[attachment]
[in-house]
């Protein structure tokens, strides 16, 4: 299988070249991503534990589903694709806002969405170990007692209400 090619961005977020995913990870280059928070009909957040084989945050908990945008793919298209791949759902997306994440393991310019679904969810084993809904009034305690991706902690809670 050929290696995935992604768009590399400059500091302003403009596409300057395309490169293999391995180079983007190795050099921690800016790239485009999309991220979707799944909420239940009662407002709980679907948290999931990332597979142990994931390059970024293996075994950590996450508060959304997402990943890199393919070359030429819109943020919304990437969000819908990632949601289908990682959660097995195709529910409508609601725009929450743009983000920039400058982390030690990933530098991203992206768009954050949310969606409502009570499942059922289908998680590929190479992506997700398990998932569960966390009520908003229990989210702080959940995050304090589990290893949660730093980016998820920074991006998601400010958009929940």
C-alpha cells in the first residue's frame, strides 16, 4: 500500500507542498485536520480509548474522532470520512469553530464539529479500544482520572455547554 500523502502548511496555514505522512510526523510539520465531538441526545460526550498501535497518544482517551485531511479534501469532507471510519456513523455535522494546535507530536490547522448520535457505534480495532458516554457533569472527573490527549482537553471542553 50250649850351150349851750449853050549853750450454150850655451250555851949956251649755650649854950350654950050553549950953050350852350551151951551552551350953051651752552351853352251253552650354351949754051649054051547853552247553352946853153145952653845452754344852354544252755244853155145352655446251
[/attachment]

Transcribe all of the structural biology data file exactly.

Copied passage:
[in-house]
């Protein structure tokens, strides 16, 4: 299988070249991503534990589903694709806002969405170990007692209400 090619961005977020995913990870280059928070009909957040084989945050908990945008793919298209791949759902997306994440393991310019679904969810084993809904009034305690991706902690809670 050929290696995935992604768009590399400059500091302003403009596409300057395309490169293999391995180079983007190795050099921690800016790239485009999309991220979707799944909420239940009662407002709980679907948290999931990332597979142990994931390059970024293996075994950590996450508060959304997402990943890199393919070359030429819109943020919304990437969000819908990632949601289908990682959660097995195709529910409508609601725009929450743009983000920039400058982390030690990933530098991203992206768009954050949310969606409502009570499942059922289908998680590929190479992506997700398990998932569960966390009520908003229990989210702080959940995050304090589990290893949660730093980016998820920074991006998601400010958009929940």
C-alpha cells in the first residue's frame, strides 16, 4: 500500500507542498485536520480509548474522532470520512469553530464539529479500544482520572455547554 500523502502548511496555514505522512510526523510539520465531538441526545460526550498501535497518544482517551485531511479534501469532507471510519456513523455535522494546535507530536490547522448520535457505534480495532458516554457533569472527573490527549482537553471542553 50250649850351150349851750449853050549853750450454150850655451250555851949956251649755650649854950350654950050553549950953050350852350551151951551552551350953051651752552351853352251253552650354351949754051649054051547853552247553352946853153145952653845452754344852354544252755244853155145352655446251